Why Address Mistakes in Our Biblical Counseling?

Not long ago, several biblical counseling students who had been under my supervision asked my thoughts on common themes, threads, and patterns I detected as a counseling supervisor. They were specific:

“We’re not asking about all the ‘good stuff’ we do as biblical counselors. We’re interested in the consistent areas where you sense a need for growth.”

Because it’s a passion of mine to encourage biblical counselors who are looking for ways to grow, their question intrigued me. And, since I’m a collator of patterns, their request sent me back to my supervisory notes.

Encouragement, Not Critique 

My only hesitation in collating a list of the top mistakes I see in biblical counseling is that I do not want to foster a negative perception of the modern biblical counseling movement. I’m a big fan of biblical counseling and biblical counselors. I’m a biblical counselor. I’ve invested over thirty years into providing biblical counseling, equipping biblical counselors, and supervising biblical counselors.

It was one of the greatest joys of my ministry life to be the founding Executive Director of the Biblical Counseling Coalition. The vast majority of the content I’ve written in more than 2,500 blog posts, more than 150 published articles, and more than twenty books and booklets focuses on a positive presentation of biblical counseling and Christian living.

That said, there’s something very healthy and humble about a movement self-assessing, self-critiquing, and self-correcting—biblically, wisely, collaboratively, and graciously. Indeed, the modern biblical counseling movement was launched with the concept of confronting out of concern for change. And biblical counseling is well known for self-counsel and self-confrontation. So it would be unusual for us as biblical counselors not to consider our counseling individually and collaboratively.

Rather than focusing on critique, my desire is to highlight tendencies I’ve noticed in the thousands of biblical counselors I’ve trained and the hundreds of biblical counselors I’ve supervised over the past thirty years. These include laypeople in four churches, pastors, counselors, Bible college students, and seminary students in over a dozen schools (as a professor and as an adjunct/visiting professor). My supervisees also include experienced counselors and mature pastors who have requested additional counseling supervision. I poured over my supervision notes asking:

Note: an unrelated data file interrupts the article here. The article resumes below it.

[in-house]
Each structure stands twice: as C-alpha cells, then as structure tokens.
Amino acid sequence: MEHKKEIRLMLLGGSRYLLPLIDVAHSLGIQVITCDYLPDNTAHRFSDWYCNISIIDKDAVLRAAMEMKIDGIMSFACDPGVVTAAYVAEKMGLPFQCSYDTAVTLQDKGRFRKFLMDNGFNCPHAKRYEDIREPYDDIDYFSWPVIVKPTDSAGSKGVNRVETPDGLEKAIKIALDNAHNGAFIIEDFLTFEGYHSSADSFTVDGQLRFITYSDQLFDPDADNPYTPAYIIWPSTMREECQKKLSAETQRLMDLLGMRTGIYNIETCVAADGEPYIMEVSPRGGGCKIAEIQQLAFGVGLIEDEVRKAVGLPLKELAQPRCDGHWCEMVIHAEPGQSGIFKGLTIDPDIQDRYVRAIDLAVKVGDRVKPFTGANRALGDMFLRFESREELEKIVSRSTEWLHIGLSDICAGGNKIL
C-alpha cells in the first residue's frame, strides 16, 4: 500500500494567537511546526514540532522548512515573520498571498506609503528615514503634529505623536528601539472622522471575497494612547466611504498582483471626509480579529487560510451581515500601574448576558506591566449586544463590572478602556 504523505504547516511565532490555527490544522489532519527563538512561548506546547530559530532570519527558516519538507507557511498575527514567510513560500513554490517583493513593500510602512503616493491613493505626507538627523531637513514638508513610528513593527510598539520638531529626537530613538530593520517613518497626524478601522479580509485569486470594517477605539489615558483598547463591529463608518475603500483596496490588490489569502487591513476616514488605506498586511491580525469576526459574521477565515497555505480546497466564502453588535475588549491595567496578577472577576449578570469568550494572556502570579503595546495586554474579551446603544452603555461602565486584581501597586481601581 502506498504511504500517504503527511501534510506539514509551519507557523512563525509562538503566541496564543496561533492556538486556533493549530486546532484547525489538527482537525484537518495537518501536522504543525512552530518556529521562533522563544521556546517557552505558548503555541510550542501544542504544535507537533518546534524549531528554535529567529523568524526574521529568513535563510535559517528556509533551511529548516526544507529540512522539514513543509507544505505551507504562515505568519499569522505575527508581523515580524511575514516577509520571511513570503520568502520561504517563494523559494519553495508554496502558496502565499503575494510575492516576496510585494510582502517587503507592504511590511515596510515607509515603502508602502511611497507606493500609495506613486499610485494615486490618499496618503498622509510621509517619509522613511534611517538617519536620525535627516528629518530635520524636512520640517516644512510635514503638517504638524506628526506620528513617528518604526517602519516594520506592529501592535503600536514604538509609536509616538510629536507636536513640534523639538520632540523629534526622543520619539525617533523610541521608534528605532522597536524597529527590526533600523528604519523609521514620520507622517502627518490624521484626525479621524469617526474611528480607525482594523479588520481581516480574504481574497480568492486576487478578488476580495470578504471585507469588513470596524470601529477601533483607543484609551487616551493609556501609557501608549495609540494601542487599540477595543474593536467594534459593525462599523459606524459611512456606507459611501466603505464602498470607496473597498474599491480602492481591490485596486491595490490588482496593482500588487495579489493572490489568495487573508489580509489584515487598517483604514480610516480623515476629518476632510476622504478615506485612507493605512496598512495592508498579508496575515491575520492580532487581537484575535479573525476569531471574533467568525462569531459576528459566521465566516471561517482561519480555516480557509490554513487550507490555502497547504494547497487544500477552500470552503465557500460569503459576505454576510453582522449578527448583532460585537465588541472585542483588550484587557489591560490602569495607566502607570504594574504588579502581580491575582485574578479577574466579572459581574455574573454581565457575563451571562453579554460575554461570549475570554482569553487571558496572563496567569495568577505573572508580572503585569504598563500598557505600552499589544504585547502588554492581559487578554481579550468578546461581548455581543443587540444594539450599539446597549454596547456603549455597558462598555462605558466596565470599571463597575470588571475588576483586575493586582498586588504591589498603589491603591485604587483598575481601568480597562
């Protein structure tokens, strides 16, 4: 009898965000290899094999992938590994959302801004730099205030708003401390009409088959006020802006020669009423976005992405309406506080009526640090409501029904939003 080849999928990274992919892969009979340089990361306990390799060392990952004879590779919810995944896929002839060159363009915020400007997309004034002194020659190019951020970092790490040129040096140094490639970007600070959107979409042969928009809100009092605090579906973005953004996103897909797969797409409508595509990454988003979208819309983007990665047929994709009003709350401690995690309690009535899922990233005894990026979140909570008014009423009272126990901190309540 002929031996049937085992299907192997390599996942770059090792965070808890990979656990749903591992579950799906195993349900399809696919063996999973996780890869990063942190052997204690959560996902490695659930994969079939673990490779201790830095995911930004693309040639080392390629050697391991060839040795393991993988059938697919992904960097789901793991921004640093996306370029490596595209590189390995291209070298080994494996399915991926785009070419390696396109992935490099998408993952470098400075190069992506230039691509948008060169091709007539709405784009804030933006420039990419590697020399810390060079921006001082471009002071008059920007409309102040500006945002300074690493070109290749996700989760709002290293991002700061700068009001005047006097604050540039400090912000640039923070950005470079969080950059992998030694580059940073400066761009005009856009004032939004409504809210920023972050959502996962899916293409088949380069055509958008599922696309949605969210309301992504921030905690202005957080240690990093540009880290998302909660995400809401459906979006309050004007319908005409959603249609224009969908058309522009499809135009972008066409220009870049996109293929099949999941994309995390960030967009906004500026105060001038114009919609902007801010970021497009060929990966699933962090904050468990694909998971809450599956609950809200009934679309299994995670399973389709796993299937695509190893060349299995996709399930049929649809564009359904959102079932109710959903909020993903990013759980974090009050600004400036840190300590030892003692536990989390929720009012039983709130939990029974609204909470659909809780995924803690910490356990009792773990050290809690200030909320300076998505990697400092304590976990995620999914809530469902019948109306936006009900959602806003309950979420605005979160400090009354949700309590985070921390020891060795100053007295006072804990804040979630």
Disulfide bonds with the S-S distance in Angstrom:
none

What patterns, themes, and threads of blind spots do I detect in rookie and veteran biblical counselors—myself included—that we need to address so we can become more competent counselors?


As I’ve reflected on this question, the themes that have emerged center around the idea that we need to listen more—listen well, listen to love, and listen to understand. We also need to prioritize personal connection to our counselees over data collection. We must work to view people comprehensively instead of one-dimensionally, and we must keep in view both their suffering and their sin, maximizing the grace of God as we bring the truth of the gospel to bear on their lives.

Although I’ve been providing biblical counseling for thirty-five years, I have made missed the mark many times on these points. Even “seasoned” biblical counselors can benefit from a course correction. We are wise to regularly self-assess and to have others speak into our practice of biblical counseling. My heart behind sharing these observations is to encourage all of us to continue to deepen and develop as biblical counselors. Biblical counselors are well known for emphasizing progressive sanctification—ongoing growth in Christ. We can think of this book as part of that iron-sharpening-iron process of progressively growing together as biblical counselors.

Drawing Positives Out of Negatives

When I supervise counselors, I spend a good deal of time affirming the positives I see. For instance, “That was great how you interacted there. Keep doing more of that!” or “Wow! That was amazing how you connected Scripture to life there. What biblical insights led you to pursue that helpful direction?”

Even if I detect weaknesses or “mistakes,” my aim in discussing them is to help counselors-in-training to mature. For instance, “Your interaction there seems a tad off track in this specific way. . . . Let’s talk about what might have been going on there. What way of thinking about counseling might have led to that interaction? And let’s ponder what you—and I—could learn from this.”

Let’s begin learning together—from our mistakes. Let’s keep learning and growing into more mature biblical counselors who speak and live God’s truth in love.

Consider Your Counsel Cover

Consider Your Counsel: Addressing Ten Mistakes in Our Biblical Counseling

Bob Kellemen comes alongside counselors and shares where he and others have missed the mark. Drawing on more than three decades of counseling supervision experience, he unpacks ten of the most common missteps that he has noticed in his own counseling, as well as those he has mentored.  

Image by biefreepik on Freepik.

About the author

Bob Kellemen

Bob Kellemen, PhD, is the Vice President of Strategic Development and Academic Dean at Faith Bible Seminary in Lafayette, Indiana and the founder and CEO of The RPM Ministries. He is the author of many books, including Counseling Under the Cross: How Martin Luther Applied the Gospel to Daily Life, and Consider Your Counsel: Addressing Ten Mistakes in Our Biblical Counseling. Bob and his wife, Shirley, have two children and two grandchildren.

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